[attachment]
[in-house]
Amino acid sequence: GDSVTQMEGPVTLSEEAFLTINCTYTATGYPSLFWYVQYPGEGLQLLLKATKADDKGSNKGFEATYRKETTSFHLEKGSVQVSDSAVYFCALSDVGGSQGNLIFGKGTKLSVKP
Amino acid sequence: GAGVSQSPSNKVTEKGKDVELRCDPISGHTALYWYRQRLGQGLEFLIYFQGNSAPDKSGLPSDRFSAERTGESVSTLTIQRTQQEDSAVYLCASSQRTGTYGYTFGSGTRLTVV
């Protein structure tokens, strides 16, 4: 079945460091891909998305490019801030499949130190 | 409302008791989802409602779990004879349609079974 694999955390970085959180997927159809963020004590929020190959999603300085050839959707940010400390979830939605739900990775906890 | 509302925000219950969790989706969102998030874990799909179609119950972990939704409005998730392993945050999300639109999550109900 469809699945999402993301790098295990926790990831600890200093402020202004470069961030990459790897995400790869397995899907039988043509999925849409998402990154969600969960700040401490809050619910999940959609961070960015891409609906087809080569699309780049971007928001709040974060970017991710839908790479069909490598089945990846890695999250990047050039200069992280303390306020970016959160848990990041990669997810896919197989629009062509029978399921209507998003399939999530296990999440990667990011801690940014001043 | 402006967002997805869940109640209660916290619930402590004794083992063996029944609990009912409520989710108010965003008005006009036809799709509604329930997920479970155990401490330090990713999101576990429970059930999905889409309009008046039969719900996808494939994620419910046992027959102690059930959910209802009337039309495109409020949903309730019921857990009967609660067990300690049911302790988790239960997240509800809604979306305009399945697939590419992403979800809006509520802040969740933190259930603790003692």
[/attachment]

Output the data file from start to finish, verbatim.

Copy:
[in-house]
Amino acid sequence: GDSVTQMEGPVTLSEEAFLTINCTYTATGYPSLFWYVQYPGEGLQLLLKATKADDKGSNKGFEATYRKETTSFHLEKGSVQVSDSAVYFCALSDVGGSQGNLIFGKGTKLSVKP
Amino acid sequence: GAGVSQSPSNKVTEKGKDVELRCDPISGHTALYWYRQRLGQGLEFLIYFQGNSAPDKSGLPSDRFSAERTGESVSTLTIQRTQQEDSAVYLCASSQRTGTYGYTFGSGTRLTVV
């Protein structure tokens, strides 16, 4: 079945460091891909998305490019801030499949130190 | 409302008791989802409602779990004879349609079974 694999955390970085959180997927159809963020004590929020190959999603300085050839959707940010400390979830939605739900990775906890 | 509302925000219950969790989706969102998030874990799909179609119950972990939704409005998730392993945050999300639109999550109900 469809699945999402993301790098295990926790990831600890200093402020202004470069961030990459790897995400790869397995899907039988043509999925849409998402990154969600969960700040401490809050619910999940959609961070960015891409609906087809080569699309780049971007928001709040974060970017991710839908790479069909490598089945990846890695999250990047050039200069992280303390306020970016959160848990990041990669997810896919197989629009062509029978399921209507998003399939999530296990999440990667990011801690940014001043 | 402006967002997805869940109640209660916290619930402590004794083992063996029944609990009912409520989710108010965003008005006009036809799709509604329930997920479970155990401490330090990713999101576990429970059930999905889409309009008046039969719900996808494939994620419910046992027959102690059930959910209802009337039309495109409020949903309730019921857990009967609660067990300690049911302790988790239960997240509800809604979306305009399945697939590419992403979800809006509520802040969740933190259930603790003692």